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Story Publication logo November 22, 2010

China’s Wetland Crisis

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Receding waterlines
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China has more wetlands than any country in Asia, and 10 percent of the global total. They are...

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Media file: SeanGallagher_Wetlands.jpg
Since the end of World War Two, the world has lost approximately 50% of its mangroves. A few pockets remain in protected areas, such as those in the southern Chinese city of Zhanjiang in Guangdong province. Image by Sean Gallagher, China, 2010.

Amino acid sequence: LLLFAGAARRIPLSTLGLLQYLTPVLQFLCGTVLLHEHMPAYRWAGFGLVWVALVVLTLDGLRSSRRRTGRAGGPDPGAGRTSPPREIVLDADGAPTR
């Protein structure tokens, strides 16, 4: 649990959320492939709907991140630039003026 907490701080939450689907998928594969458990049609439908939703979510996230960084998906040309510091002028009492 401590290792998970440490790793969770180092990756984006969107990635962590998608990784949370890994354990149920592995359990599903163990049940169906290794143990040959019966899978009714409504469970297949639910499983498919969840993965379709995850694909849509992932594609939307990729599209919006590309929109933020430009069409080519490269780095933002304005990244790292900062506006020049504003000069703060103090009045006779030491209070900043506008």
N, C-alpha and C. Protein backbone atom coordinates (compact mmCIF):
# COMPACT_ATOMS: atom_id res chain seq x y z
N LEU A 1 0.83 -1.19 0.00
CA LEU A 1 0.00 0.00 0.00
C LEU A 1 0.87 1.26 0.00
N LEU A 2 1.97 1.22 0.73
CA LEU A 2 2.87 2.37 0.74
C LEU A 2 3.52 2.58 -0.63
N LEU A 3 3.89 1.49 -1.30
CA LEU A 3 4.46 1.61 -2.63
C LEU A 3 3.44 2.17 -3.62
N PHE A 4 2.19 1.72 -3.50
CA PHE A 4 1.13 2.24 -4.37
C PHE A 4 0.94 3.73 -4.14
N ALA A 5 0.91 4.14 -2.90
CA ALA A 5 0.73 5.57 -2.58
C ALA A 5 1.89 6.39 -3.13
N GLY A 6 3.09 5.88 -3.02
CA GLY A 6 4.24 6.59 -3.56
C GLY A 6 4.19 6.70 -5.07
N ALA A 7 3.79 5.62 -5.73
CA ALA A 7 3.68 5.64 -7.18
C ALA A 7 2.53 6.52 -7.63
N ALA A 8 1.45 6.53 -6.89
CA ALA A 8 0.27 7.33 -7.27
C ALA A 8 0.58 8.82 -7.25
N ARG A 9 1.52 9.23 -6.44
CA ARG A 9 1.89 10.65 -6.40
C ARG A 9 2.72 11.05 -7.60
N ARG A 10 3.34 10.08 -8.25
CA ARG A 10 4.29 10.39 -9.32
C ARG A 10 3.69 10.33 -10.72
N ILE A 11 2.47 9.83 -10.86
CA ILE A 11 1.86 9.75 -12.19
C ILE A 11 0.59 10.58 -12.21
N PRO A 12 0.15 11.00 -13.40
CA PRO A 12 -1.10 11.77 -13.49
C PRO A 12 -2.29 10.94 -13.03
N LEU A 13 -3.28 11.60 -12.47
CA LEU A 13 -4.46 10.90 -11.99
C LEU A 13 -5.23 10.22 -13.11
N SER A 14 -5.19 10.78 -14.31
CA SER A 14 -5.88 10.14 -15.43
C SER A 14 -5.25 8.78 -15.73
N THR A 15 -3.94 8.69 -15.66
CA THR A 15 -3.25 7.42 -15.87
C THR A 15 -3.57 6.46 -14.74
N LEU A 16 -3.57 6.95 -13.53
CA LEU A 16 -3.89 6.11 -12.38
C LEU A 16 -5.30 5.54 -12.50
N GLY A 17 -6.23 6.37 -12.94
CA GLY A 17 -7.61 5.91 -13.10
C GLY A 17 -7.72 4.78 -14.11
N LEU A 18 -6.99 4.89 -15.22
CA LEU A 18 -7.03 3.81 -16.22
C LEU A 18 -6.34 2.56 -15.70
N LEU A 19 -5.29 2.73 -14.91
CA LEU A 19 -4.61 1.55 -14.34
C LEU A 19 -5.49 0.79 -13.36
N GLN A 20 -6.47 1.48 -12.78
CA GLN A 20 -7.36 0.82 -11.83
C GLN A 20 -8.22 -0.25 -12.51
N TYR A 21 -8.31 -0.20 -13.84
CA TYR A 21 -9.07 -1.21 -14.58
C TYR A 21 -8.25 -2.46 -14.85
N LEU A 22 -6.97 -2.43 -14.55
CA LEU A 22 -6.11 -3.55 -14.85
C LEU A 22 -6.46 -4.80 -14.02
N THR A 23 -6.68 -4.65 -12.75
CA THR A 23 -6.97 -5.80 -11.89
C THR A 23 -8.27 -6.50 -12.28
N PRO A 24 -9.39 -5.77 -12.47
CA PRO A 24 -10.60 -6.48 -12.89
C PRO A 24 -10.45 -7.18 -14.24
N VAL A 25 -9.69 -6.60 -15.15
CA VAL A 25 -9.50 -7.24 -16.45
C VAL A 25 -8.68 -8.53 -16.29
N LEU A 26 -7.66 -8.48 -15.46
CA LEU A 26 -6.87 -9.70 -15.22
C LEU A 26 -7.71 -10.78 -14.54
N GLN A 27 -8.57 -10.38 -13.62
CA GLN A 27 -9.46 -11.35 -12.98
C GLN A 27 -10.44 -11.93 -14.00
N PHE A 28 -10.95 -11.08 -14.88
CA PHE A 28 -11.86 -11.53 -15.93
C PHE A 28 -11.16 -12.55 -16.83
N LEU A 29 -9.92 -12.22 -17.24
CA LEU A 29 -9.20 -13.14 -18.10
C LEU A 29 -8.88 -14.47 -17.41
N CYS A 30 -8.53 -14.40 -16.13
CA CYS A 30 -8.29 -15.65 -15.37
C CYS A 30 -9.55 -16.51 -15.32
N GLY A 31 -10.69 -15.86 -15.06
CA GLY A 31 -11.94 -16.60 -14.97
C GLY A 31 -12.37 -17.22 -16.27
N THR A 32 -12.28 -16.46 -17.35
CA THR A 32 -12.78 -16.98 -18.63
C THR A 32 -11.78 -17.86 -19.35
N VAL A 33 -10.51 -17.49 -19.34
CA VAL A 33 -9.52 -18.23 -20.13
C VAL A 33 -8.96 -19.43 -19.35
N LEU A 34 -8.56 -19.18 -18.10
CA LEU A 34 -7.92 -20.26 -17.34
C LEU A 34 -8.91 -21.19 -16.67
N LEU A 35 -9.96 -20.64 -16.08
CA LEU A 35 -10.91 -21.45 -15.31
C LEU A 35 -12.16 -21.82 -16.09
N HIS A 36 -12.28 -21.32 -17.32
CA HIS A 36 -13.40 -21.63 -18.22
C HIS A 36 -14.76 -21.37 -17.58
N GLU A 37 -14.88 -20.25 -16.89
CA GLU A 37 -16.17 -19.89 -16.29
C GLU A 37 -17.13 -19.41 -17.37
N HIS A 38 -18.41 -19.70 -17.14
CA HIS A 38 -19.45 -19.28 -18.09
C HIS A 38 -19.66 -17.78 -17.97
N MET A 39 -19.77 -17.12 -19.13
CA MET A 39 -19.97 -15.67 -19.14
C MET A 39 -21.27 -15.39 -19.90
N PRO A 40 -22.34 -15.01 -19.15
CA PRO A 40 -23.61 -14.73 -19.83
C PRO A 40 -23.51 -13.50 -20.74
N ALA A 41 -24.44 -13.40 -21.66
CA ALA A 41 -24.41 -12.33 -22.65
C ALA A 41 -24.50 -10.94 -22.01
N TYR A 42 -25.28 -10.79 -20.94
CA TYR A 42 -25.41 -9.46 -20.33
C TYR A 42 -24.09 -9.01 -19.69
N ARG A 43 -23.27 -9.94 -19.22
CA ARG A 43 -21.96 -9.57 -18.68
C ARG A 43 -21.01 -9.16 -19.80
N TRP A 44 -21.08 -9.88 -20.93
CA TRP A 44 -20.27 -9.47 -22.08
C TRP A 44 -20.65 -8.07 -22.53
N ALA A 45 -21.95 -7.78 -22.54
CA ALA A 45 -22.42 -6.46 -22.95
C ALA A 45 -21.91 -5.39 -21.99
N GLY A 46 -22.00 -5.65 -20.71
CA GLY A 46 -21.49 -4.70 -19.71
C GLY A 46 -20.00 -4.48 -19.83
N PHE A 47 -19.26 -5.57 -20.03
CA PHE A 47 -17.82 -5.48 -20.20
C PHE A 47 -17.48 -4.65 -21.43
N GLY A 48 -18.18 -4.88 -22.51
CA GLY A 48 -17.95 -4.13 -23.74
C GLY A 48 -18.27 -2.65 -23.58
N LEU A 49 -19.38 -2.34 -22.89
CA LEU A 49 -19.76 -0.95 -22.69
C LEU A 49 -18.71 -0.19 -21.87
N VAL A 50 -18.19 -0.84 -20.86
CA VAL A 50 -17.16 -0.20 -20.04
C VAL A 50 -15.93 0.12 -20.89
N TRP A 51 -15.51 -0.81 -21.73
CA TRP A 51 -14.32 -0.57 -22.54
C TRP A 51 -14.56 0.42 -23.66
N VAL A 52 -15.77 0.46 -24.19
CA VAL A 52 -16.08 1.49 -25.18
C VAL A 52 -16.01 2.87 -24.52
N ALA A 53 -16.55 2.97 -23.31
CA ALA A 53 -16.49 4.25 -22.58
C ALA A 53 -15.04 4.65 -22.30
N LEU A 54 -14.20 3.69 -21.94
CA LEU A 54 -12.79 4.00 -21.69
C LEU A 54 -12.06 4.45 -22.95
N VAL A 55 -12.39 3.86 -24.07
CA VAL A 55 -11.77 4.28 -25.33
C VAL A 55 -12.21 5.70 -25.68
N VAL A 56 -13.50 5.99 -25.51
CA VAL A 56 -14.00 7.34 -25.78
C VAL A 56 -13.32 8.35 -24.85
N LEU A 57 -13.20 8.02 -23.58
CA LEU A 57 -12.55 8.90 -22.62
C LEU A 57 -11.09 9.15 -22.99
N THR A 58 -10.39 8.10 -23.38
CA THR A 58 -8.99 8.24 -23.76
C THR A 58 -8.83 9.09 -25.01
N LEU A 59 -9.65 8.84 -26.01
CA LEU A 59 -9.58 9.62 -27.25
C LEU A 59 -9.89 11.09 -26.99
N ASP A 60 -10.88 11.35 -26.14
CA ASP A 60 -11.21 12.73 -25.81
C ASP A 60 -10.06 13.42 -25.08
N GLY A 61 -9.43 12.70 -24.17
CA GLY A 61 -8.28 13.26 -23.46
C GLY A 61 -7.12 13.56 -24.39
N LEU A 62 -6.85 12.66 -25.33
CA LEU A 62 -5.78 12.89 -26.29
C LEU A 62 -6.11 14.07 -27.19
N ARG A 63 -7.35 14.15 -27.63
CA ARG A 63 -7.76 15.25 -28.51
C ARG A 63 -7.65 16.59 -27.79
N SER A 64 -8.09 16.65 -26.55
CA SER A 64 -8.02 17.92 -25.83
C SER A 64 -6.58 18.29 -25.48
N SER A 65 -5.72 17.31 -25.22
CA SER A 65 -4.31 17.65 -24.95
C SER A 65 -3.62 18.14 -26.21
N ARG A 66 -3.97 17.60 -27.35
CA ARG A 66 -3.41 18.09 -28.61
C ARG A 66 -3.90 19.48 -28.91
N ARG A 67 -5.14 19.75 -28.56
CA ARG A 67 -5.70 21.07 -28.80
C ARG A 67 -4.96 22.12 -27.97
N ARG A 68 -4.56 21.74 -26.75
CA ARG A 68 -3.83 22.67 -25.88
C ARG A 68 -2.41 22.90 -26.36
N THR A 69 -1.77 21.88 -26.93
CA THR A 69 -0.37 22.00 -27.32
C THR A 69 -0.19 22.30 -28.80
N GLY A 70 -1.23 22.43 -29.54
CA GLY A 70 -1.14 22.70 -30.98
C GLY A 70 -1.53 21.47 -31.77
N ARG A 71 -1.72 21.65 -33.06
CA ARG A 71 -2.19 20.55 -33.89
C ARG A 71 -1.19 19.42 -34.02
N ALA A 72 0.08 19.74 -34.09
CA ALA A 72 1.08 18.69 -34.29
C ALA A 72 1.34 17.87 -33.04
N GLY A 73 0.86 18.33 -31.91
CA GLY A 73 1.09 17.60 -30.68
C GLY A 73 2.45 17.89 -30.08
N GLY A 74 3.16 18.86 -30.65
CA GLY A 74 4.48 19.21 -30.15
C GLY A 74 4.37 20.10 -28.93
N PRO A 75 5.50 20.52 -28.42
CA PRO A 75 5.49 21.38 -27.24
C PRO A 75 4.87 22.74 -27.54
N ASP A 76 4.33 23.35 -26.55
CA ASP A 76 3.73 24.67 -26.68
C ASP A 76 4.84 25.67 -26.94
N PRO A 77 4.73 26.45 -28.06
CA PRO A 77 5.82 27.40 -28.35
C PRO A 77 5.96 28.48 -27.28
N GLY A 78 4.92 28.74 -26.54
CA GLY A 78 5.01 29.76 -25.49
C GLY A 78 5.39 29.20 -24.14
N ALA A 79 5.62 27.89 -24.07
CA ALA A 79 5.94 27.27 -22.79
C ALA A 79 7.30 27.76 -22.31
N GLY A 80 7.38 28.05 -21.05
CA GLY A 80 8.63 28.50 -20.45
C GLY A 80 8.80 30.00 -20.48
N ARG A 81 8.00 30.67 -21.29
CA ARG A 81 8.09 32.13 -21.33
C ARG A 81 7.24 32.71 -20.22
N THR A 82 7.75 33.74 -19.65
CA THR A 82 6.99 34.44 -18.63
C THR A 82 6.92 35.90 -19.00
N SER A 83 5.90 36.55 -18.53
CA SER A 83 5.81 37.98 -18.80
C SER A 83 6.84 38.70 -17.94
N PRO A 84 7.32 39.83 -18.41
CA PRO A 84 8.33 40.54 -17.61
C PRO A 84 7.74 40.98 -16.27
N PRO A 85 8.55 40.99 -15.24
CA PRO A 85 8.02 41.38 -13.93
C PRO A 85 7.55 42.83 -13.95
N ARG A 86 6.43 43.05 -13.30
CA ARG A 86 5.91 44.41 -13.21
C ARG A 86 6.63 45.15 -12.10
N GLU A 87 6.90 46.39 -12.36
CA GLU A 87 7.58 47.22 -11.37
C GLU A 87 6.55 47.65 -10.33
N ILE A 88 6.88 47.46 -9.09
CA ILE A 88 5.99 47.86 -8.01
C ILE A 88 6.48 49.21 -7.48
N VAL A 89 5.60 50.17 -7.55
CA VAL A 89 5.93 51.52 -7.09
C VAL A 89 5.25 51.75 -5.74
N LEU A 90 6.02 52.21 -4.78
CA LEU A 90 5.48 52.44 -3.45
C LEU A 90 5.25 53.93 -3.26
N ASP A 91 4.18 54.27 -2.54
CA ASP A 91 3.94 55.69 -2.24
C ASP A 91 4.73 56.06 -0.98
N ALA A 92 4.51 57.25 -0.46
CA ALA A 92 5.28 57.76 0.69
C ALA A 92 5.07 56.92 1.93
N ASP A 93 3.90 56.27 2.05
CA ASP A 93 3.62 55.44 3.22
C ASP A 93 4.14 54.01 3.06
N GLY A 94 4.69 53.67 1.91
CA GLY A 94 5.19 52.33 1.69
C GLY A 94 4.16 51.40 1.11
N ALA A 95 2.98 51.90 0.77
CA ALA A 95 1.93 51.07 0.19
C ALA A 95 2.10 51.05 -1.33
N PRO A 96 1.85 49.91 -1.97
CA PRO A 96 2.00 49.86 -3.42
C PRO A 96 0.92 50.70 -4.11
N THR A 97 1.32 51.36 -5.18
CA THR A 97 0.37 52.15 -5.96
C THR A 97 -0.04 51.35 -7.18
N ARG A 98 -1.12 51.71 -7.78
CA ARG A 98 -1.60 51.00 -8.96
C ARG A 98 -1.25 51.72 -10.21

Wetlands are found on every continent on earth, as rivers, shallow lakes, swamps, mangroves, estuaries and floodplains. They are valued for their ability to store floodwaters, protect shorelines, improve water quality and recharge groundwater aquifers.

China's wetlands cover some 650,000 square kilometres, ranking first in Asia and representing 10% of the world's total. A quiet crisis is occurring, however, as these important waters are quickly disappearing.

As a result of China's rapid economic growth, coupled with climate change, vast swaths of China's wetlands have already vanished, resulting in serious consequences for the millions of people across the country who rely on these sources of water.

View the full article and slideshow at China Dialogue.

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